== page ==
March Adventure: World’s Largest Migratory Bird Refuge

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Okay, okay—so I’m not exactly positive it’s the world’s largest migratory bird refuge. But as we drove through Brigham City (which is where it’s located), the signs hanging over their Main Street said that exact thing, so if my facts are wrong, I blame that!

Matt and I had talked months and months (maybe years?) ago about visiting this bird refuge, but something I’ve discovered about myself is that unless I either have an activity planned for me (usually by my mom or sisters or husband’s family) or I have made a new year’s resolution to see/do something, I don’t take the time to do it. And I stand by what I said earlier about this particular new year’s resolution to take a day adventure every month—it can sometimes be stressful on the front end to plan, but I’m always SO glad we took the time and money in the end.

Saturday’s adventure was no exception.

 

The wildlife refuge is located several miles west of Brigham City, Utah, and it consists of a museum, lookout points right outside the museum, and a 12-mile loop around the marshes.

At first, we were just thinking of maybe visiting the museum and just driving to the head of the 12-mile loop (but not actually going around it since it’s a one-way drive on a dirt road with no turning around, which is always a bit dangerous with a tired almost-one-year-old). But then–wonder of wonders–Raven fell asleep in her carseat, so we were able to take the 12-mile loop without too many reservations.

Best. Idea. Ever! (It’s pretty much where we took almost all of our pictures!)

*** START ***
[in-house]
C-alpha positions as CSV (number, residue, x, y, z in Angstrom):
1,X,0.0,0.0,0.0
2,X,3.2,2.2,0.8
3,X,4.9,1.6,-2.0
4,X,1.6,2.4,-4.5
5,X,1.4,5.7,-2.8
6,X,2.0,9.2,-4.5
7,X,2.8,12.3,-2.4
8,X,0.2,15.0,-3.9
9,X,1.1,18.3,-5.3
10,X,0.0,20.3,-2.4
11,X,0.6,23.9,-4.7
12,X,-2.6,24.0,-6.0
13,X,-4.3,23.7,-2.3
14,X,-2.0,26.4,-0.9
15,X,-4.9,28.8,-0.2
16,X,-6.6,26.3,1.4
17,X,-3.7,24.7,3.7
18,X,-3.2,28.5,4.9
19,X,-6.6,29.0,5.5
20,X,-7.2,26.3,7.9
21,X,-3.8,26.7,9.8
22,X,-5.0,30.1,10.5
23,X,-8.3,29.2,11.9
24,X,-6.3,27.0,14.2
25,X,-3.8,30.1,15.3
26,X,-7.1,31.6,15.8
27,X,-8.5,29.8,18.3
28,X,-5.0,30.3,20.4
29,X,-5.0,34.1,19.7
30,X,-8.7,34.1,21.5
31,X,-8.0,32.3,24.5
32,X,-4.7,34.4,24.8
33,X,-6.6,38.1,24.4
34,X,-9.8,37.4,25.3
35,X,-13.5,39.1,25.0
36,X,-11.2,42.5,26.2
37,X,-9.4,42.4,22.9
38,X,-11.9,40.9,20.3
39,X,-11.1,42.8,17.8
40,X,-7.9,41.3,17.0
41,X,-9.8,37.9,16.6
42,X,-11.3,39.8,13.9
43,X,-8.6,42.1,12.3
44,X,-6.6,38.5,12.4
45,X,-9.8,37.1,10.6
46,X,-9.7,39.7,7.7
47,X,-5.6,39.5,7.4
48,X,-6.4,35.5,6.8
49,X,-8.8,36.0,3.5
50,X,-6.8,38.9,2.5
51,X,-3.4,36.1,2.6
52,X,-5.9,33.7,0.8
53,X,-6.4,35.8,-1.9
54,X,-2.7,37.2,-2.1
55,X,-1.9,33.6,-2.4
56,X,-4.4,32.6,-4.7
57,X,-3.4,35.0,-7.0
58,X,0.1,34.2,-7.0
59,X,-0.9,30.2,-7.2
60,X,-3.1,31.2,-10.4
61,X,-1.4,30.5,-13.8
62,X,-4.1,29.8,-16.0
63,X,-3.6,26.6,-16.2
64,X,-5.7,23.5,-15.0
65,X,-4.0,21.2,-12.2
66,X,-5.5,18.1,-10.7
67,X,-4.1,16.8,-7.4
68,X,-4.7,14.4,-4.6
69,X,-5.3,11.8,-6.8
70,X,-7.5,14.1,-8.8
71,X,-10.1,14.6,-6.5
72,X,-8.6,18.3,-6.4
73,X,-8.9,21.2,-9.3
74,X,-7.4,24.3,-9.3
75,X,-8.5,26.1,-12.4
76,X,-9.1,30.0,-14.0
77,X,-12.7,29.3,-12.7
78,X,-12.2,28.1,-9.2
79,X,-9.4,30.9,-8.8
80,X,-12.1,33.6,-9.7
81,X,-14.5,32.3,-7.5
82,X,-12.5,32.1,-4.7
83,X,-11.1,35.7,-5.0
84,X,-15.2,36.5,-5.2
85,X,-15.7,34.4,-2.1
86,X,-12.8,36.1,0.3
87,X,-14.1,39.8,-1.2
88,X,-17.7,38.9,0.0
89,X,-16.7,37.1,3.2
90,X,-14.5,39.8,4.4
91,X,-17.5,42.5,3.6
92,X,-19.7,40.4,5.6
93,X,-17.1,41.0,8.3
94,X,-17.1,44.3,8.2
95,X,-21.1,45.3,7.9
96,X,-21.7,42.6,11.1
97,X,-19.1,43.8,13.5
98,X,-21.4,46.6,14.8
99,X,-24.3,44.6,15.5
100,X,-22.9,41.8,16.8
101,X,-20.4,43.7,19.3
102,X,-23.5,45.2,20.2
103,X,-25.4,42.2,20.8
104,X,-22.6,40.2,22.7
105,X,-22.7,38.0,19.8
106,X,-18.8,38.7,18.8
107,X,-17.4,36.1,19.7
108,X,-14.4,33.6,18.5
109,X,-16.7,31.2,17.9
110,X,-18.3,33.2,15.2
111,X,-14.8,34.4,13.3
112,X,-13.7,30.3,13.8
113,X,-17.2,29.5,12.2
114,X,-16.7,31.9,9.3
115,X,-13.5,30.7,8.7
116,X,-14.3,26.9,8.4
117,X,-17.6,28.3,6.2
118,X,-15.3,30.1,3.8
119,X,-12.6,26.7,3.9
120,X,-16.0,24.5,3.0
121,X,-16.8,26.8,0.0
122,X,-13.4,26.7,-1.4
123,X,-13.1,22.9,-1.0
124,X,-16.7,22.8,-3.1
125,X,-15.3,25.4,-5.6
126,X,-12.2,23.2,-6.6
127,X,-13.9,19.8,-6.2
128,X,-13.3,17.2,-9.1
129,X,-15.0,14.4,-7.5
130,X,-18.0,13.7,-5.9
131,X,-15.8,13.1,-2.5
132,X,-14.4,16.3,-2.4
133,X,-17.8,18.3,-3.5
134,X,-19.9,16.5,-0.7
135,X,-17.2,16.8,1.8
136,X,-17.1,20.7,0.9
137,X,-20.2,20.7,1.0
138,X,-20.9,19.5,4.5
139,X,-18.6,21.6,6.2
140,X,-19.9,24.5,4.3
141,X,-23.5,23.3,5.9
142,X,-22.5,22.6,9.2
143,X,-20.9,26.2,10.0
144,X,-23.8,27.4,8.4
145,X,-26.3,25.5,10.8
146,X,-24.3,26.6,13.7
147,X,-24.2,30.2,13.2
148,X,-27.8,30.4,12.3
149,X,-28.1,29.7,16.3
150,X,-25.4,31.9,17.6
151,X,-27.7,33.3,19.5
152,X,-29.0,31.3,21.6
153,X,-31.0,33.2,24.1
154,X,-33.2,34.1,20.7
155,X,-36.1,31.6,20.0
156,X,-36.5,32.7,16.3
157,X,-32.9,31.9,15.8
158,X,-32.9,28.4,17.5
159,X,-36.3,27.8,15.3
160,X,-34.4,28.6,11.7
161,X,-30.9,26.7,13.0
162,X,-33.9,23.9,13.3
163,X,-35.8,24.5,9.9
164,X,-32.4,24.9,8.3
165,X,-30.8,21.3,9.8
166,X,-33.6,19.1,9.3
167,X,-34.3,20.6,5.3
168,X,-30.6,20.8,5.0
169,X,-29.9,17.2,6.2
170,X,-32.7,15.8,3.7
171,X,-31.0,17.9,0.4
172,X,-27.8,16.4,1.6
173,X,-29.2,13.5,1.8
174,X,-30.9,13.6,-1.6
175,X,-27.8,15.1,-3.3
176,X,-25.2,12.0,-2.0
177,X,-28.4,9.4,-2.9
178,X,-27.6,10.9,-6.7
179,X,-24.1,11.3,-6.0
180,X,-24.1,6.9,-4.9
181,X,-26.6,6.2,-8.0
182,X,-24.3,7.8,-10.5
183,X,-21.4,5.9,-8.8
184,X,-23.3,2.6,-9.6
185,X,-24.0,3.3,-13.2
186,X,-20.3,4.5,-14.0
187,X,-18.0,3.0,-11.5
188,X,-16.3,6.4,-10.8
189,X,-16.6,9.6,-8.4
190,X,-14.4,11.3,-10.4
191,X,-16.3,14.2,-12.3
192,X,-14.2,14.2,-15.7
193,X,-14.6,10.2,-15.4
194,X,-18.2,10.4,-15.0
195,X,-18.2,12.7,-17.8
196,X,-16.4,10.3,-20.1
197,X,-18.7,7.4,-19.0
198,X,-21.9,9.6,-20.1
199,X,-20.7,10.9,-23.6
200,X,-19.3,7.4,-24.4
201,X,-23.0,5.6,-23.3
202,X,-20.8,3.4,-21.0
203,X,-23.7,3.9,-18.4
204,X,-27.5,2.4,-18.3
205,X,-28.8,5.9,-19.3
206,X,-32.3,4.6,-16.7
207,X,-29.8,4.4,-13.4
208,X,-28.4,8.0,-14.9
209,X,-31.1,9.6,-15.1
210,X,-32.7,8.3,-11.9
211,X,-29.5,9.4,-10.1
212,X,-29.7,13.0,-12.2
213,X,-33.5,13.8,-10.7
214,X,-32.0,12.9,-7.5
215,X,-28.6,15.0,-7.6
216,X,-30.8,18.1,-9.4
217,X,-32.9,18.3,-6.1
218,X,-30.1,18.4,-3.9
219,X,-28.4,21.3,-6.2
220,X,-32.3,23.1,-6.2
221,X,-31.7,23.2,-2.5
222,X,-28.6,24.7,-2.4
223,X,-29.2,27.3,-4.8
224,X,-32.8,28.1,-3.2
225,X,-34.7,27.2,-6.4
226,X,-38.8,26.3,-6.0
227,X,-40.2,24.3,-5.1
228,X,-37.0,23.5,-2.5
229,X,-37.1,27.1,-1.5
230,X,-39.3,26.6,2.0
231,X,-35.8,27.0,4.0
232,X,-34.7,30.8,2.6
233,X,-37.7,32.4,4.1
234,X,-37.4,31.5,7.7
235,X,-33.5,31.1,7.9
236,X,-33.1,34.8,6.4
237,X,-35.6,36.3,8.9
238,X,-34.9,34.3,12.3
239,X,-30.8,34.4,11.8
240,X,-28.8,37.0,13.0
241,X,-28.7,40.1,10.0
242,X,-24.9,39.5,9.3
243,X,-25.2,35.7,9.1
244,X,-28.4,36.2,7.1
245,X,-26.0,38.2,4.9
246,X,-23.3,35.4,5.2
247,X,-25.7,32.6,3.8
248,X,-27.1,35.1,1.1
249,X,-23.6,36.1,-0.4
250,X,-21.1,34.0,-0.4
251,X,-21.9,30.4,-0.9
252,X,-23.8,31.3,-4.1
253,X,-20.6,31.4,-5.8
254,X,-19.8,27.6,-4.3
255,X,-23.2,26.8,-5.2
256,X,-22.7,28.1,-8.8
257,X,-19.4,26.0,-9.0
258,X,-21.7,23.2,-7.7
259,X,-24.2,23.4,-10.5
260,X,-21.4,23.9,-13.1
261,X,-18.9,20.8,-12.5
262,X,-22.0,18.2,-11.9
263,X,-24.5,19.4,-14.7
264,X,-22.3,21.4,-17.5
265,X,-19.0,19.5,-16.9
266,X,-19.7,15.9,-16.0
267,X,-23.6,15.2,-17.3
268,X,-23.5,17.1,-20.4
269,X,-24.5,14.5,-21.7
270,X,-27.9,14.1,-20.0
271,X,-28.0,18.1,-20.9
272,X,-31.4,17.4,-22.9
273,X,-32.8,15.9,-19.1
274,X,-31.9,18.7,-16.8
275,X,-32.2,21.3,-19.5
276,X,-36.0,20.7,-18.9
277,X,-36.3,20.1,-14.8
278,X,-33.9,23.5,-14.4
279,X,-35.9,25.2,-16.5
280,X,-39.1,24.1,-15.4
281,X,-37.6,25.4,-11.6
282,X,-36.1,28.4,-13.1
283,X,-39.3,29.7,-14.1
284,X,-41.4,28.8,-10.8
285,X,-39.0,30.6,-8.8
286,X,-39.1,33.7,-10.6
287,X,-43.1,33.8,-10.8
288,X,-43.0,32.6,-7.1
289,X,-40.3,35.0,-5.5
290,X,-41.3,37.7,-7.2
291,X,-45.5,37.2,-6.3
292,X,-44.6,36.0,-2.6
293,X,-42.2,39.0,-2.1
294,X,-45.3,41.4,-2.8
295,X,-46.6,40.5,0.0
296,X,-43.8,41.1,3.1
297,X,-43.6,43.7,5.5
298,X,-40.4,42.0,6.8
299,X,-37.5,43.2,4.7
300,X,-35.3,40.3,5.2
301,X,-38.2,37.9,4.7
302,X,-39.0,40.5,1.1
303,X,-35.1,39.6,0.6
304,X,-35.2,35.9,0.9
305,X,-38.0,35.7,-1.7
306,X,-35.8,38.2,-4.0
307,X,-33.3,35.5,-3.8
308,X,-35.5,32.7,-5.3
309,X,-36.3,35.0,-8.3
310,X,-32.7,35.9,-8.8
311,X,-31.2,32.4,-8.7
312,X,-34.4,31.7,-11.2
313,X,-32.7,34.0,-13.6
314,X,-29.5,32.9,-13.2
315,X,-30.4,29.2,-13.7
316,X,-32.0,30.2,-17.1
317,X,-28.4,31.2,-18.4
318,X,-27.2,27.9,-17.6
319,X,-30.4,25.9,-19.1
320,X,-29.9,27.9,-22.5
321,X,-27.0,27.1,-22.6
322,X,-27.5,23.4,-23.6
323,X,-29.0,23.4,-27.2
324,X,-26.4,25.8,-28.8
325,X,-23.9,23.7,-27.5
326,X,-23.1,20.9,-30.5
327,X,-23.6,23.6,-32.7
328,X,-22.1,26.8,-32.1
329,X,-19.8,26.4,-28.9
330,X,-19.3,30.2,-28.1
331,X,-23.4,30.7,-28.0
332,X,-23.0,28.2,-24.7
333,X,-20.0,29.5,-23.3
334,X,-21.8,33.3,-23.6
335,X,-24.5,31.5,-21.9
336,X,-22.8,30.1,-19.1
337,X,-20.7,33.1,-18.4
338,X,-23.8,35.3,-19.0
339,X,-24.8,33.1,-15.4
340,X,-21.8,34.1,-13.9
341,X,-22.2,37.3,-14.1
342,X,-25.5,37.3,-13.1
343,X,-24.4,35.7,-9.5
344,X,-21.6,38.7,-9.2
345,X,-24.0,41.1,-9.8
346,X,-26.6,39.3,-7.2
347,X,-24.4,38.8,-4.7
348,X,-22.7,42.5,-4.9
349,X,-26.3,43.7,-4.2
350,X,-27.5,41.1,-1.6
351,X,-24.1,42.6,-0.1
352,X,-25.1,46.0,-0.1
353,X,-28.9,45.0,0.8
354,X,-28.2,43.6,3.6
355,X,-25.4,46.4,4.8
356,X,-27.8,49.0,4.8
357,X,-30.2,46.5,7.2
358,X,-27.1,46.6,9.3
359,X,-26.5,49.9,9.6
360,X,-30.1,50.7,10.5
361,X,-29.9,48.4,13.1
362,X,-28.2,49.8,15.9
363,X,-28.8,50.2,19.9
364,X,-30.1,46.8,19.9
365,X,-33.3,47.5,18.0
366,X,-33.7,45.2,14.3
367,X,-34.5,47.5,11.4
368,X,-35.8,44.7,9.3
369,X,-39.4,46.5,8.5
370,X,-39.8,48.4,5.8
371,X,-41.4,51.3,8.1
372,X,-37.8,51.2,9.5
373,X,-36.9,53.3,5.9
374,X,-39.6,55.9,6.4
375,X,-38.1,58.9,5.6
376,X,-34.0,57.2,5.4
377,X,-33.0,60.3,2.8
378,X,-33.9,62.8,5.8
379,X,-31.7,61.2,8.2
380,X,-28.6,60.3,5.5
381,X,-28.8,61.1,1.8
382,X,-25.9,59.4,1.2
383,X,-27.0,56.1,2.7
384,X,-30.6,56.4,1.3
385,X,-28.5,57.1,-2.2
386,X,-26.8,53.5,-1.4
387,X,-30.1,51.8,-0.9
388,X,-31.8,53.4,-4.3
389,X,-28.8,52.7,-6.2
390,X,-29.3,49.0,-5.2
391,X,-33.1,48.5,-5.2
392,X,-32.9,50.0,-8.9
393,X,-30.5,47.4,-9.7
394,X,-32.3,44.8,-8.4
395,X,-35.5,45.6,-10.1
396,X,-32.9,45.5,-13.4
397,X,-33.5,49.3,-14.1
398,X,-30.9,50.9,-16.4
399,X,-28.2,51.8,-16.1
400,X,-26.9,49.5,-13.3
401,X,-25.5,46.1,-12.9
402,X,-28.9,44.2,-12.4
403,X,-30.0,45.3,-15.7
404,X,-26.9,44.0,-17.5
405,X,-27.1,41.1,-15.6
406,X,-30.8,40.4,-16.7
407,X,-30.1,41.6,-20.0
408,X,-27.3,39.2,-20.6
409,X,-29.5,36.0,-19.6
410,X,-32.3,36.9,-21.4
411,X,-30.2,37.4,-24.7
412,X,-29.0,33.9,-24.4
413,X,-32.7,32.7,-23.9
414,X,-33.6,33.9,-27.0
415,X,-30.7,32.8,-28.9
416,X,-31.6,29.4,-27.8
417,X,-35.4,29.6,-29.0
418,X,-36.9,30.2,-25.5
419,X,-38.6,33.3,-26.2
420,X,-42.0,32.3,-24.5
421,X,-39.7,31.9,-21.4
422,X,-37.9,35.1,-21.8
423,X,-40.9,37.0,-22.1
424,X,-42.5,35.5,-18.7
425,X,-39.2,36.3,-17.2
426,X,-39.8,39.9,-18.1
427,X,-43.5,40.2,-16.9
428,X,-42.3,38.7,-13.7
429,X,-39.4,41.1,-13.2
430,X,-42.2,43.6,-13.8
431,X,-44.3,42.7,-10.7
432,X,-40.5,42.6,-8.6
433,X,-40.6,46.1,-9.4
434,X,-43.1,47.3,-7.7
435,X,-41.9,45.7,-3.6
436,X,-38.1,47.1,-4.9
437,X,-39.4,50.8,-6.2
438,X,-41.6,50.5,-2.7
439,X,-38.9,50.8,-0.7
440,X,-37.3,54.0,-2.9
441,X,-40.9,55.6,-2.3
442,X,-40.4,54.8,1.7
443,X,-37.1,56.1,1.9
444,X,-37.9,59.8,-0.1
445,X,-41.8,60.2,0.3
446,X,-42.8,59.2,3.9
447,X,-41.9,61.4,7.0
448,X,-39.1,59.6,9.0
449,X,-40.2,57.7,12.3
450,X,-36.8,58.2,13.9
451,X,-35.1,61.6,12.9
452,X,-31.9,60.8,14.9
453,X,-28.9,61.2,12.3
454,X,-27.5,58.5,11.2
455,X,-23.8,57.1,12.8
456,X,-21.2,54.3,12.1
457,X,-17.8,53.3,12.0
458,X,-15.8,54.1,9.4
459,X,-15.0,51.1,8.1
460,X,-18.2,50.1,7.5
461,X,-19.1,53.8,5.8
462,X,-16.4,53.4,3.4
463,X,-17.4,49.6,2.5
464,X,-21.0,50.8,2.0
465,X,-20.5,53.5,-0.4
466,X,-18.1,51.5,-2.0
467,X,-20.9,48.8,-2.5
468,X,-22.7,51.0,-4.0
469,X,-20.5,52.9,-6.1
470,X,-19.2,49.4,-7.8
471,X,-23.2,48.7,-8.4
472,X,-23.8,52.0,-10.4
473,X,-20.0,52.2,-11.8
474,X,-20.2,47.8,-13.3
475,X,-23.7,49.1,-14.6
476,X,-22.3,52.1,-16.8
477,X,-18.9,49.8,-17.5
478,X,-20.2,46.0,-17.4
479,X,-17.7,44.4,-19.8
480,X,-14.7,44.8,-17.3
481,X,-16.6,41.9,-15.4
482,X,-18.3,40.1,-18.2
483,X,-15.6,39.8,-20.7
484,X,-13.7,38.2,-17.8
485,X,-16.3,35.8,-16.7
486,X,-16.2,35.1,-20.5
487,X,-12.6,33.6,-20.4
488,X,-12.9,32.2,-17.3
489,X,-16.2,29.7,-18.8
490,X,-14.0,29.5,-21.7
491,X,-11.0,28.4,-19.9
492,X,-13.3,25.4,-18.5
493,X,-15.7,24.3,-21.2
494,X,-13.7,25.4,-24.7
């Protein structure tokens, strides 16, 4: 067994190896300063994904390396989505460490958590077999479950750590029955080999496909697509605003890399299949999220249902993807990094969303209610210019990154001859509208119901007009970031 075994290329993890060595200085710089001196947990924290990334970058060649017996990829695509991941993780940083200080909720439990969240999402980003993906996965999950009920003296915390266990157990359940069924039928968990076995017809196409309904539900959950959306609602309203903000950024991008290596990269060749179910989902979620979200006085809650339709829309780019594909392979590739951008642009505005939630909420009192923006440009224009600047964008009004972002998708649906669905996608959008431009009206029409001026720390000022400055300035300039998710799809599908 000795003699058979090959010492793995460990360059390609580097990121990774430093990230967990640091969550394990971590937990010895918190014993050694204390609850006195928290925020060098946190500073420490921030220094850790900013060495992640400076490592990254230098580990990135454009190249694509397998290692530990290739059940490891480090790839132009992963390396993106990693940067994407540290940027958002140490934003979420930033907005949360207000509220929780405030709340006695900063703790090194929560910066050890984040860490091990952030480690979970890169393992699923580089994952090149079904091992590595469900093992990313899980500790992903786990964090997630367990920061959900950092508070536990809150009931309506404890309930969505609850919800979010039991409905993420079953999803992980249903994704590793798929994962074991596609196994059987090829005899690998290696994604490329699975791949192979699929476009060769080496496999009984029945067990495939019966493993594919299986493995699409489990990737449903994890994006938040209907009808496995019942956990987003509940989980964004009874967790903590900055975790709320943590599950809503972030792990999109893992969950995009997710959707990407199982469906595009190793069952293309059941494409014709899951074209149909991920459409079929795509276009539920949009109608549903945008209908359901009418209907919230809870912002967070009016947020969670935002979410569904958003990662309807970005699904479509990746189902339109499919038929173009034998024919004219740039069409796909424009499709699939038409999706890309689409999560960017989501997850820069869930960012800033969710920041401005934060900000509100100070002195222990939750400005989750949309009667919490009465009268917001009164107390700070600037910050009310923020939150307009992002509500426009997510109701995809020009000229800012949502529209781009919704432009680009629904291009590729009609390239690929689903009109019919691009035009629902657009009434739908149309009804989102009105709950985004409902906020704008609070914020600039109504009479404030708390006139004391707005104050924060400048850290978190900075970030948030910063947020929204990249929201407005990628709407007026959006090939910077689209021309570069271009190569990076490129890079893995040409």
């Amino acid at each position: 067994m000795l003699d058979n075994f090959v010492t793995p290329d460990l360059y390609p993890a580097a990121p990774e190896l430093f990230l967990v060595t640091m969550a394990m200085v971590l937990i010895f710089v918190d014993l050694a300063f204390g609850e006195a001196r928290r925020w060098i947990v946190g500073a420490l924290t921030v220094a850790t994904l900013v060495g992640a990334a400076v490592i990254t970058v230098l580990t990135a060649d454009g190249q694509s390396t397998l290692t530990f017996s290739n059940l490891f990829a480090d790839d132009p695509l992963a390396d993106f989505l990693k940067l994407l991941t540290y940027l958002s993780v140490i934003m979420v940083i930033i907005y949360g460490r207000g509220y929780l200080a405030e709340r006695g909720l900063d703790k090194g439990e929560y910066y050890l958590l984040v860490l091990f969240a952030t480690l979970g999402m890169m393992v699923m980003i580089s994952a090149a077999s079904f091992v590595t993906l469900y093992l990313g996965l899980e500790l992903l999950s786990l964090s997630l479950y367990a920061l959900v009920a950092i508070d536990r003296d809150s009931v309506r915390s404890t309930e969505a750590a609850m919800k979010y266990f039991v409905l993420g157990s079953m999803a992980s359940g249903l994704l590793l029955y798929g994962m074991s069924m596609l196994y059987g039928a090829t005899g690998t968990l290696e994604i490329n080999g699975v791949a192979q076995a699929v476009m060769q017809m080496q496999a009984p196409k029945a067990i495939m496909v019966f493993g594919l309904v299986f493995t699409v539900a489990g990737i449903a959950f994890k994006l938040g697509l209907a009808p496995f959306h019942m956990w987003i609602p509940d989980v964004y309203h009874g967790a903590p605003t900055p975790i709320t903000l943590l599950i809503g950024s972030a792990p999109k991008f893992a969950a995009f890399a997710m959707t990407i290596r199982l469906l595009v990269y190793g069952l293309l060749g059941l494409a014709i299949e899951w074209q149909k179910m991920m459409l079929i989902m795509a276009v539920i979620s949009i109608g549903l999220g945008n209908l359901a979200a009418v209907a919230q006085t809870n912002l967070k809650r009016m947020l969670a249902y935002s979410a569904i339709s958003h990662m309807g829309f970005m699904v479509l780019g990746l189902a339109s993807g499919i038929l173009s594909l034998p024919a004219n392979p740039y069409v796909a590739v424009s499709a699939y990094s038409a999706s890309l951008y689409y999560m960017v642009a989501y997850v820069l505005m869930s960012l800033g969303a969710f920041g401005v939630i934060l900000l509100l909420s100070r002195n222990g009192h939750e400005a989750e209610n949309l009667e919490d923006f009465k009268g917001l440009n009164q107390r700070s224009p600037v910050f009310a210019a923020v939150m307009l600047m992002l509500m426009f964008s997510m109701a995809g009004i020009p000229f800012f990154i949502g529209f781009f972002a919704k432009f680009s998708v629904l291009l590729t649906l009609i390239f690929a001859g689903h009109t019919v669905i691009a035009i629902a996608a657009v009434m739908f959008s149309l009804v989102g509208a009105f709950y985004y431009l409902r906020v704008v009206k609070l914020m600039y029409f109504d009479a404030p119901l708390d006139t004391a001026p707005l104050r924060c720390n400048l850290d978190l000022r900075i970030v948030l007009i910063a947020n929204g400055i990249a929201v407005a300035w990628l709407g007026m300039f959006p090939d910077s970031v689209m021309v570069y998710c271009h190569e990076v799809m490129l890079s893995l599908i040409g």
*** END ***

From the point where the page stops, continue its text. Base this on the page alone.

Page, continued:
In addition to seeing scads of different waterfowl (many of which I’d never seen or even heard of before), the drive provided sweeping views of the cattail-lined marshes, wide-open blue skies, and snow-capped mountains off in the distance. It was like I literally felt my blood pressure drop several points as the car ambled its way along the loop. (And when we went, there were so few cars on it at the same time that we were at our leisure to go whatever speed we wanted or even stop in the middle of the road if something caught our attention.)

Although I’m sad that I kept missing the red-winged blackbirds that Matt kept spotting, I did manage to see a blue heron, some type of big crane, black-necked stilts (yes, I just had to look up the name), and a sweet-looking duck called a cinnamon teal. There were dozens more, but I’m so bad at remembering all the different names, so I just enjoyed the general splendor.

 

At the end of our drive, we even saw a miniature ferret looking at us from the side of the road with its beady little eyes. (I almost had to restrain Matt to make sure he didn’t put the car in reverse and try and go catch it–he REALLY wanted to go catch it. No, REALLY.)

We followed up our trip with lunch at Maddox, the best place (by far) to eat in Brigham City. And the best part? The guy at the table next to ours kept Raven entertained the whole time, so the lunch ended up being drama-free.

A great day!

Quick Facts about Brigham City’s Wildlife Bird Refuge:

Address: 2155 W Forest Street, Brigham City, Utah
Hours of Operation: the auto tour is open year-round (weather and road conditions permitting), but the visitor center has fixed hours (Tues-Fri from 8 – 5, Saturdays from 10 – 4)
Entrance Fee: None
Things to Do: visitor center/museum, 12-mile driving loop around the marshes, guided field tours and presentations on select days, hunting, fishing
Other Notes/Tips: The visitor center loans out binoculars, field guides, and even an audio tour to play in your car as you drive around the loop. Had we known we were for sure going to take the 12-mile drive, we definitely would have picked that up. Also, there’s quite a few bugs out there, so be prepared to possibly get bitten or for sure to have your car window covered with them by the end. Oh, and definitely don’t forget your camera! The views are stunning.

And now, for the rest of the picture dump –

Can’t wait for April’s adventure!

 

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